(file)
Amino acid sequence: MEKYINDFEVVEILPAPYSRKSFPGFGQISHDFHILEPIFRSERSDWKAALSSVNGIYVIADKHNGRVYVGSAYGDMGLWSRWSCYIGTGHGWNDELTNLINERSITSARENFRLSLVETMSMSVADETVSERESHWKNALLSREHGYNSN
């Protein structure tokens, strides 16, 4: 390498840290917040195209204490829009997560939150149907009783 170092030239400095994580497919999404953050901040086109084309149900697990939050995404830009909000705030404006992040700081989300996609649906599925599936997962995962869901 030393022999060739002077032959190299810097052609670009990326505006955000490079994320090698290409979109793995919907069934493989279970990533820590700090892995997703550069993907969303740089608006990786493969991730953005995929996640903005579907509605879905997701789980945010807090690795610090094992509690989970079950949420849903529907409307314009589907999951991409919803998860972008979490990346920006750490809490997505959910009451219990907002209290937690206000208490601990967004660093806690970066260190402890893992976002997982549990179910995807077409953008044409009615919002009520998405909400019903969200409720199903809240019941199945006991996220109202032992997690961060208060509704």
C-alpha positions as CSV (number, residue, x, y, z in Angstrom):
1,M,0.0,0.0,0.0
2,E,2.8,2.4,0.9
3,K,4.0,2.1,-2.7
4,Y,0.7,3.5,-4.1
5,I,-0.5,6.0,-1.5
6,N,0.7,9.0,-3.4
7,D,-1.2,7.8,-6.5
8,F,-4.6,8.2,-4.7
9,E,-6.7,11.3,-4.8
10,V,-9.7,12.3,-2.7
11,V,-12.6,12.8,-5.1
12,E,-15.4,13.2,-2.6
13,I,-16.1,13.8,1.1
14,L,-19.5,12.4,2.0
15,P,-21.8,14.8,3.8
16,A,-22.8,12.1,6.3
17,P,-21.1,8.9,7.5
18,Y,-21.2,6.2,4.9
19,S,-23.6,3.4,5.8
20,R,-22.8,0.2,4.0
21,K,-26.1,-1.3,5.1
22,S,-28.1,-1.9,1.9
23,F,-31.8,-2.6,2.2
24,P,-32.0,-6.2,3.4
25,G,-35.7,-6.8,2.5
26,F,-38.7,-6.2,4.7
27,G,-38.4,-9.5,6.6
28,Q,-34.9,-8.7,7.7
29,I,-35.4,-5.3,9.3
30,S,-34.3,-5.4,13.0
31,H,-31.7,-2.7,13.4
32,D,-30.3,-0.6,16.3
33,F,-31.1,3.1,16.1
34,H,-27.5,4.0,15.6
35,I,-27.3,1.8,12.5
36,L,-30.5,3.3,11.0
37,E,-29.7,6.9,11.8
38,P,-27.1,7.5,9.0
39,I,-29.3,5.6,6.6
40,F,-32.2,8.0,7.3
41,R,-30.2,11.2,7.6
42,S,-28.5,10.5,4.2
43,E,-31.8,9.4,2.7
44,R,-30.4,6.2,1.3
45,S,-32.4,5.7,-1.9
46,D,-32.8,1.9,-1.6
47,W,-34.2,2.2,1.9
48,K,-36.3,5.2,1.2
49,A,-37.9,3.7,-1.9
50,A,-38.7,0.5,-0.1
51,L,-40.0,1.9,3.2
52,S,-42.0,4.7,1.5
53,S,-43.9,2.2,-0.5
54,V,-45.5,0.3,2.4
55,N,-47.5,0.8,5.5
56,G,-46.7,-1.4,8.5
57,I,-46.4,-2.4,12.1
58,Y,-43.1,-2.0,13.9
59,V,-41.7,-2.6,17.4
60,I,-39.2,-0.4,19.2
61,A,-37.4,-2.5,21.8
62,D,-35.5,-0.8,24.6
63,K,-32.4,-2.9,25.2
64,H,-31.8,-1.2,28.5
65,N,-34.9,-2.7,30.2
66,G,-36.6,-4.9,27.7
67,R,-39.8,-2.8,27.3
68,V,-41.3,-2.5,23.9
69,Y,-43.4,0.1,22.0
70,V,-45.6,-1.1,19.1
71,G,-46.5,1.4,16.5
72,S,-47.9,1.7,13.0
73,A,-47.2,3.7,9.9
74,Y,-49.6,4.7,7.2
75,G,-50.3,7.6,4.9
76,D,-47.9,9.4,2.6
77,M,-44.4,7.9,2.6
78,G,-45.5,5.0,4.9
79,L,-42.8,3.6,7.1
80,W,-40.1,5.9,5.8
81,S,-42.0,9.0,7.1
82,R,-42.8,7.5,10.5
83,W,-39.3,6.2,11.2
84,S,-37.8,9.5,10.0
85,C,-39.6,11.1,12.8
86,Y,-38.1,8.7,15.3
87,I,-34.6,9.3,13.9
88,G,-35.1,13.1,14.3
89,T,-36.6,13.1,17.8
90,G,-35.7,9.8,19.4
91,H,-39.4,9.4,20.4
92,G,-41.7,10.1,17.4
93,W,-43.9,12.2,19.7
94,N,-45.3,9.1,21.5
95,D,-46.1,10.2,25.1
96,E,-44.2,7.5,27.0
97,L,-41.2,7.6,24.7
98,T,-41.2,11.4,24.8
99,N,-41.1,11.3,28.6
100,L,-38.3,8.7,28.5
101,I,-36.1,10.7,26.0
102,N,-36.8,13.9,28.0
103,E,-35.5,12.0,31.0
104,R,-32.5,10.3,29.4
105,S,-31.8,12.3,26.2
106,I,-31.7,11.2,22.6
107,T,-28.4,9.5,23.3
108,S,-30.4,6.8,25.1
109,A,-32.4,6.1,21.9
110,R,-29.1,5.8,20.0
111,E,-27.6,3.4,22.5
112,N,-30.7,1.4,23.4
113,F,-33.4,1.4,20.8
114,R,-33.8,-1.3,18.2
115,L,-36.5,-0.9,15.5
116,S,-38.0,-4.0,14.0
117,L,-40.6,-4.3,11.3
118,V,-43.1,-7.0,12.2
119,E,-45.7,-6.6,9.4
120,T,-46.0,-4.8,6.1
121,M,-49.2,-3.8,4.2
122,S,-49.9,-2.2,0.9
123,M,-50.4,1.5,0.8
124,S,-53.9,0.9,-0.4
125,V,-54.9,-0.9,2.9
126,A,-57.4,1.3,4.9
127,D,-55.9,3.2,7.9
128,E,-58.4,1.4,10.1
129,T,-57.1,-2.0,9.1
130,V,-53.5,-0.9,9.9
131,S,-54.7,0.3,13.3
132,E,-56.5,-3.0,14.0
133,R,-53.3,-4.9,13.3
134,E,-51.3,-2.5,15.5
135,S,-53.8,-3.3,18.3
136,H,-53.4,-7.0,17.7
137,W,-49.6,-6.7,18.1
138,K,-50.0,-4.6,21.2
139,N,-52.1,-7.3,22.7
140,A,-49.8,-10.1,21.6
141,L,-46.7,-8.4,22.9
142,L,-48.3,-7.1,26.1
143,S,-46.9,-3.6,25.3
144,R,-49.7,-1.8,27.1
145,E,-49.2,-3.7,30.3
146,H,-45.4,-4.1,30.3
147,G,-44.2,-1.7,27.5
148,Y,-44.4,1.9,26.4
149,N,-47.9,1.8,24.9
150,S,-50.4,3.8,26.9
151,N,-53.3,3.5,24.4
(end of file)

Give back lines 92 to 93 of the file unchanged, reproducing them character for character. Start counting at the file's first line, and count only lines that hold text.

89,T,-36.6,13.1,17.8
90,G,-35.7,9.8,19.4